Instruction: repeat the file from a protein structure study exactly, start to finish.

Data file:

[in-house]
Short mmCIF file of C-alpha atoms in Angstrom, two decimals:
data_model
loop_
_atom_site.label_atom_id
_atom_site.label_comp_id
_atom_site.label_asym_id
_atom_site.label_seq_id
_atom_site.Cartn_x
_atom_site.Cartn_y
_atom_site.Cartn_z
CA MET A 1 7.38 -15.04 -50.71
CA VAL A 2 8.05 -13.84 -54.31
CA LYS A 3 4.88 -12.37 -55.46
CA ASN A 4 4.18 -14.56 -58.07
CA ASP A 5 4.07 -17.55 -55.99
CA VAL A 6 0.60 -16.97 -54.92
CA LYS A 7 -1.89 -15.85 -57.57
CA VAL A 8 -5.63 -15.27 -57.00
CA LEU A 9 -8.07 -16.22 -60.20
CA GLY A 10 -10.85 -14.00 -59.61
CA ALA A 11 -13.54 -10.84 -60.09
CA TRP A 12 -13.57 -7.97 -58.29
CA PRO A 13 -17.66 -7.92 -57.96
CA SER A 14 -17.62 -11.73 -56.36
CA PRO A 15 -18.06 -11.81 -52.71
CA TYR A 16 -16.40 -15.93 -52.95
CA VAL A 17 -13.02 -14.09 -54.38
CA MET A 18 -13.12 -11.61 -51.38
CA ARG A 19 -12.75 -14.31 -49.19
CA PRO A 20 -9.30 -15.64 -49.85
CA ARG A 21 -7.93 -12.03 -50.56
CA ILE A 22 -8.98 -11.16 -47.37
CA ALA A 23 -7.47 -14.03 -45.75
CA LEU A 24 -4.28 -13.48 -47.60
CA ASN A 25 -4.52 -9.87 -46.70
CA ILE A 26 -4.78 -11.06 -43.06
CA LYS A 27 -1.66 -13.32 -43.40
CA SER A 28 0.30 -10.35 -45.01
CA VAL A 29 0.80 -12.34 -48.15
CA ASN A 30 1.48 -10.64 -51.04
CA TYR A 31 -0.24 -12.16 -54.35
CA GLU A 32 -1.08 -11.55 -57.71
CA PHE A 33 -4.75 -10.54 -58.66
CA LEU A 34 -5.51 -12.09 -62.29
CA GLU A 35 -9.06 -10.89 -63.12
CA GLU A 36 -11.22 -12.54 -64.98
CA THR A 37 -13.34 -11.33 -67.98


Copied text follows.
[in-house]
Short mmCIF file of C-alpha atoms in Angstrom, two decimals:
data_model
loop_
_atom_site.label_atom_id
_atom_site.label_comp_id
_atom_site.label_asym_id
_atom_site.label_seq_id
_atom_site.Cartn_x
_atom_site.Cartn_y
_atom_site.Cartn_z
CA MET A 1 7.38 -15.04 -50.71
CA VAL A 2 8.05 -13.84 -54.31
CA LYS A 3 4.88 -12.37 -55.46
CA ASN A 4 4.18 -14.56 -58.07
CA ASP A 5 4.07 -17.55 -55.99
CA VAL A 6 0.60 -16.97 -54.92
CA LYS A 7 -1.89 -15.85 -57.57
CA VAL A 8 -5.63 -15.27 -57.00
CA LEU A 9 -8.07 -16.22 -60.20
CA GLY A 10 -10.85 -14.00 -59.61
CA ALA A 11 -13.54 -10.84 -60.09
CA TRP A 12 -13.57 -7.97 -58.29
CA PRO A 13 -17.66 -7.92 -57.96
CA SER A 14 -17.62 -11.73 -56.36
CA PRO A 15 -18.06 -11.81 -52.71
CA TYR A 16 -16.40 -15.93 -52.95
CA VAL A 17 -13.02 -14.09 -54.38
CA MET A 18 -13.12 -11.61 -51.38
CA ARG A 19 -12.75 -14.31 -49.19
CA PRO A 20 -9.30 -15.64 -49.85
CA ARG A 21 -7.93 -12.03 -50.56
CA ILE A 22 -8.98 -11.16 -47.37
CA ALA A 23 -7.47 -14.03 -45.75
CA LEU A 24 -4.28 -13.48 -47.60
CA ASN A 25 -4.52 -9.87 -46.70
CA ILE A 26 -4.78 -11.06 -43.06
CA LYS A 27 -1.66 -13.32 -43.40
CA SER A 28 0.30 -10.35 -45.01
CA VAL A 29 0.80 -12.34 -48.15
CA ASN A 30 1.48 -10.64 -51.04
CA TYR A 31 -0.24 -12.16 -54.35
CA GLU A 32 -1.08 -11.55 -57.71
CA PHE A 33 -4.75 -10.54 -58.66
CA LEU A 34 -5.51 -12.09 -62.29
CA GLU A 35 -9.06 -10.89 -63.12
CA GLU A 36 -11.22 -12.54 -64.98
CA THR A 37 -13.34 -11.33 -67.98